How a Rabbi Made Me a Better Christian

I learned more about being Christ-like from a Rabbi than any Christian I know.

While I grew up in a very diverse church (five of the seven continents were represented among the congregants), I wasn’t really exposed to many different religions.

Sure, I had the occasional atheist or Catholic friend (in my upbringing, Catholicism might as well have been a different religion), but I wasn’t really exposed to many different beliefs. In fact, it wasn’t until college that I met a Jewish person — at least so far as I knew.

For most of my life, I believed that Christians had the monopoly on “goodness.” I thought in order to be motivated to serve others and truly love them, a person had to first know Jesus.

I didn’t understand how an atheist could have a strong moral code. In light of this, I never imagined I could learn about my own Christian faith through relationships with non-Christians.

Then I met Rabbi Mark Goldman.

A non-Christian more like Jesus

My junior year at Flagler College, as a religion/philosophy major and youth ministry minor, I met Rabbi Mark when I enrolled in his “Intro to Hebrew” course. I’d never met a rabbi before, so I was excited and curious. I even briefly thought this would be my chance to convince a Jewish leader that Jesus was and is the messiah.

Rabbi Mark was the most engaging professor I ever had. He spent more time promoting dialogue than he did actually teaching Hebrew — or so it seemed. It was evident that he was most interested in his relationships with his students, and he seemed to be teaching us how to communicate with each other across differences.

He patiently answered all of our questions about Judaism, no matter how small — and he always did so with humor. Rabbi would even sing songs in class to teach us more about Hebrew.

Before forming a relationship with Rabbi Mark, I assumed that everyone (religious or not) was interested in convincing others that their perspective was the right one.

But Rabbi Mark was more interested in making me a better Christian than making me a Jew. He regularly brought up Jesus in class as a way to connect to his Christian students, but not in a cheap way. He often mentioned his admiration for Jesus because of what a great Jew he was. He would even lift up Jesus as a great example of Judaism embodied.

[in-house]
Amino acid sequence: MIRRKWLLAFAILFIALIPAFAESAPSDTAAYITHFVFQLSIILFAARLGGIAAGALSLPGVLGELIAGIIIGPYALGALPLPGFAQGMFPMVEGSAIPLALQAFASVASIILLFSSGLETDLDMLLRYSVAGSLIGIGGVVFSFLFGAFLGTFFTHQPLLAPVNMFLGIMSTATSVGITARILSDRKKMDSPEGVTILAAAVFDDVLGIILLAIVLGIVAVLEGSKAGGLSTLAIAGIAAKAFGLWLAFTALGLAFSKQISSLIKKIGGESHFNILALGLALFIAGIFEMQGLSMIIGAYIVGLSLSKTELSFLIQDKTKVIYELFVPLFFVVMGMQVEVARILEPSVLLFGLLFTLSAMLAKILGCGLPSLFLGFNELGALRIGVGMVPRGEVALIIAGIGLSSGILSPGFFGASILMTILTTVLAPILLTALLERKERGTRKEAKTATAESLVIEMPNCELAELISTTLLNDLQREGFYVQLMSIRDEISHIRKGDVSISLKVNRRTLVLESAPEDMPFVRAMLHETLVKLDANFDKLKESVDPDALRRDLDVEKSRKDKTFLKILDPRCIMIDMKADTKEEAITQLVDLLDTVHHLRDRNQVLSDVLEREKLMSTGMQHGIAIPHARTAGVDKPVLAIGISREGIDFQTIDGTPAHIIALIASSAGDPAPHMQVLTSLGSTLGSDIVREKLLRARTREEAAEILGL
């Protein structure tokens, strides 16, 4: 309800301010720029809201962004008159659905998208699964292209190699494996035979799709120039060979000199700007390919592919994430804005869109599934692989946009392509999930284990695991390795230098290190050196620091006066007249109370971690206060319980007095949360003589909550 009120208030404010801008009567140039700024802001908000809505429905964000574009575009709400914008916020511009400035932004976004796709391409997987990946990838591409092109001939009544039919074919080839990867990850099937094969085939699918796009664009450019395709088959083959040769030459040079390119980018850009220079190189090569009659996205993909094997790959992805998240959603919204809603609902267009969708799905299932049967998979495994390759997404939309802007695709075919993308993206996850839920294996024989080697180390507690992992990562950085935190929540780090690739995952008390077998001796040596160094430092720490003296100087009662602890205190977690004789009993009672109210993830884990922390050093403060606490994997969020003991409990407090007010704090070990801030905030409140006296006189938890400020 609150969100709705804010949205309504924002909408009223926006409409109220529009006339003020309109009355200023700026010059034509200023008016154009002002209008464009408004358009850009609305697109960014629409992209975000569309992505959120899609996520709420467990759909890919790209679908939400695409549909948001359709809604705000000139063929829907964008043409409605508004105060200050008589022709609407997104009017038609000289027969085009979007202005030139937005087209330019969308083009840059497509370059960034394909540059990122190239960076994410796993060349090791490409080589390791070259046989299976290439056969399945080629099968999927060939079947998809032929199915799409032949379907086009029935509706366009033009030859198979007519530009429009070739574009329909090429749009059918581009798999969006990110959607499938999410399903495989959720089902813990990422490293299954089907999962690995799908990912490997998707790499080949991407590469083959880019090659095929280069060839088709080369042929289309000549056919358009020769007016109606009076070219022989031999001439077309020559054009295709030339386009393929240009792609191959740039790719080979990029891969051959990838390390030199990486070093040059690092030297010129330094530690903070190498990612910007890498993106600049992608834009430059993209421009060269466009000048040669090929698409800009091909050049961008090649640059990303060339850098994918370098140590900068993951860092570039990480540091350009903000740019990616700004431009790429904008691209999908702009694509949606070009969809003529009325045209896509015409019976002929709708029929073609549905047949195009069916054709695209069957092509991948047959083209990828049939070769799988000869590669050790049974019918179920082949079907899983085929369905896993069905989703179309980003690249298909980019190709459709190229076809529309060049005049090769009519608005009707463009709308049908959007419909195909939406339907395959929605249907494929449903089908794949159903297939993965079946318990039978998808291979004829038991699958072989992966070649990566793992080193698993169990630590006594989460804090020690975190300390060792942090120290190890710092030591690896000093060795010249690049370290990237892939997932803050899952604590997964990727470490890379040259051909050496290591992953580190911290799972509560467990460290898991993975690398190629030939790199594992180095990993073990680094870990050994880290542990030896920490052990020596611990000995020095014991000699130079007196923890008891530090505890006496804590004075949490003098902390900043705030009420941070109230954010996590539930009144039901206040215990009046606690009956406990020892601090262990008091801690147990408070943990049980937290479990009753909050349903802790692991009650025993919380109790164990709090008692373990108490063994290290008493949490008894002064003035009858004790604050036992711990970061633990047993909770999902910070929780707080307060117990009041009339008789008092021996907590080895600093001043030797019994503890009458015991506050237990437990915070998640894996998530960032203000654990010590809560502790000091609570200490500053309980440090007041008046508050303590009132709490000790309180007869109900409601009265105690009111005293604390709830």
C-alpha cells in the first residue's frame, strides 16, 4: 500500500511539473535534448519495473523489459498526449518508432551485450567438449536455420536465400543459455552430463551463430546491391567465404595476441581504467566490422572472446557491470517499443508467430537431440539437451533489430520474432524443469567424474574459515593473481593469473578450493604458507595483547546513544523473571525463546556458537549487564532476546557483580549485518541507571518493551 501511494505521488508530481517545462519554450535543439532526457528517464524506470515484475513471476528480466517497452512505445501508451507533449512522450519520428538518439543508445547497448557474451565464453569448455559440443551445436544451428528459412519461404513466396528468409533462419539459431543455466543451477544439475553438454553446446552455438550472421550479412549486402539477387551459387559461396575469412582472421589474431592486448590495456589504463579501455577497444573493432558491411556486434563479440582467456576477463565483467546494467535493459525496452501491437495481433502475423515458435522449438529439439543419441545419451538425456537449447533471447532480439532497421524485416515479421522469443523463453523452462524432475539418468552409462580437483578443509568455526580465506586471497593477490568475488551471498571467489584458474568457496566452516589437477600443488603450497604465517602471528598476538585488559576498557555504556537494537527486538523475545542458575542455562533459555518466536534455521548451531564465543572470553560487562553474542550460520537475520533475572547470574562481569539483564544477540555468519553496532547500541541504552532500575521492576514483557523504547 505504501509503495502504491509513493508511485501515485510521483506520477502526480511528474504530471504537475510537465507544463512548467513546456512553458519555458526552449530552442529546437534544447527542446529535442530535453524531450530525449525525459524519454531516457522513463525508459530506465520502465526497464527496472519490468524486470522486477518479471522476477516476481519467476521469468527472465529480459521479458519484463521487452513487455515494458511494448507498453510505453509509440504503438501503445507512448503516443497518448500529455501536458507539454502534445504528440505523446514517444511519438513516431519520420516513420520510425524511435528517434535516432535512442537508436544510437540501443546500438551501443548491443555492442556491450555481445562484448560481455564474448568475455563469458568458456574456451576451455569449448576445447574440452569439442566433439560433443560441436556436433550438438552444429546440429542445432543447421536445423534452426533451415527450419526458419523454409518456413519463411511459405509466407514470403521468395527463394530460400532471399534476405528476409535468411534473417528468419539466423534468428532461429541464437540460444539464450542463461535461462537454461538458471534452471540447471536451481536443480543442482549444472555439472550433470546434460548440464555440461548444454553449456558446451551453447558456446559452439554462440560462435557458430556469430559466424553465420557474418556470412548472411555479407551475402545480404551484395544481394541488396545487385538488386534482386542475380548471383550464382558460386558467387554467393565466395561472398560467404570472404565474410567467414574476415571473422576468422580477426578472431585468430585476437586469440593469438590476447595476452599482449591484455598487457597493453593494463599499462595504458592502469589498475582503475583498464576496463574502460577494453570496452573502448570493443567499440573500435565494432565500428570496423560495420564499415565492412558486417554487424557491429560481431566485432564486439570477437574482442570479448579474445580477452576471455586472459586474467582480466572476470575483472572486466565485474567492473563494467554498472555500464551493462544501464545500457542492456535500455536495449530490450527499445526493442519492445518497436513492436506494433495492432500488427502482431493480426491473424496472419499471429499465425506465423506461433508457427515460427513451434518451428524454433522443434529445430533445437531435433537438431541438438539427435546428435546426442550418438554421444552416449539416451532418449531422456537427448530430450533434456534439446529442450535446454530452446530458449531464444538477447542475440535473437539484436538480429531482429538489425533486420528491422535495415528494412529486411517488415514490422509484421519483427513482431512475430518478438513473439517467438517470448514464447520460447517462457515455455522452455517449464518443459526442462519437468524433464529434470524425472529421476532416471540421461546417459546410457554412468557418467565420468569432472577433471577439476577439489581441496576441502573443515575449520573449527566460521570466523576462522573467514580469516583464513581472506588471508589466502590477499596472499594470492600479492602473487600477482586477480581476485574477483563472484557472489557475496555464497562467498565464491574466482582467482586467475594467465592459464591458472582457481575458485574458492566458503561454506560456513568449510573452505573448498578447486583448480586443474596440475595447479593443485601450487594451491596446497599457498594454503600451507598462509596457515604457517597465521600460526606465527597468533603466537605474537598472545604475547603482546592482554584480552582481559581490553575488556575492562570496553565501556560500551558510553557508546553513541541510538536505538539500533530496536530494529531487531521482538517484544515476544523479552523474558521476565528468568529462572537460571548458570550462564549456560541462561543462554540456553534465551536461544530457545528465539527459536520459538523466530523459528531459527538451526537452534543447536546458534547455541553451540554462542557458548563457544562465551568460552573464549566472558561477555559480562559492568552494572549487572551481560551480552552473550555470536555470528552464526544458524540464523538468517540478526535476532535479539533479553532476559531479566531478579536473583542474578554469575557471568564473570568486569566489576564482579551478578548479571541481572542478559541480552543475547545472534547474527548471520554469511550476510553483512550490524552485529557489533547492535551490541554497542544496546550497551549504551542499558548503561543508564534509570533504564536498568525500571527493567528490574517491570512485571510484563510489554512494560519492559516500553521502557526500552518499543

As I got to know Rabbi Mark, it became evident that he was more like Jesus than any Christian I knew. I found this baffling. I always knew Jesus was deeply devoted to God and loved others more than humanly possible — but Rabbi Mark embodied these two things more than anyone else I’d known.

If someone in class was having a difficult time in their personal life, Rabbi would stray from the lesson in order to unpack the student’s troubles, calling on the class to support that student. It also was not uncommon for us to stray from the Hebrew lesson because Rabbi spent so much class time asking for our life stories.

It was evident that he really wanted to know us for who we were. Amazingly, he somehow turned our life stories into Hebrew lessons. I couldn’t help but think of how often in the Gospels Jesus stopped what he was doing to care for those who needed him. (Think of the hemorrhaging woman who touched his cloak.)

Seeing Rabbi as an example of Christ’s love challenged me. If Christians had the monopoly on righteous living, how could a non-Christian remind me more of Jesus than any Christian I knew?

Tikkun Olam: Repairing the world

One Hebrew term that Rabbi taught me really informed my thinking about my own faith: “Tikkun Olam.” Tikkun Olam means “repairing the world,” and Rabbi said that instead of waiting for a messiah, he believed that it was up to individuals and communities to take the actions necessary to create more peace and wholeness in the world.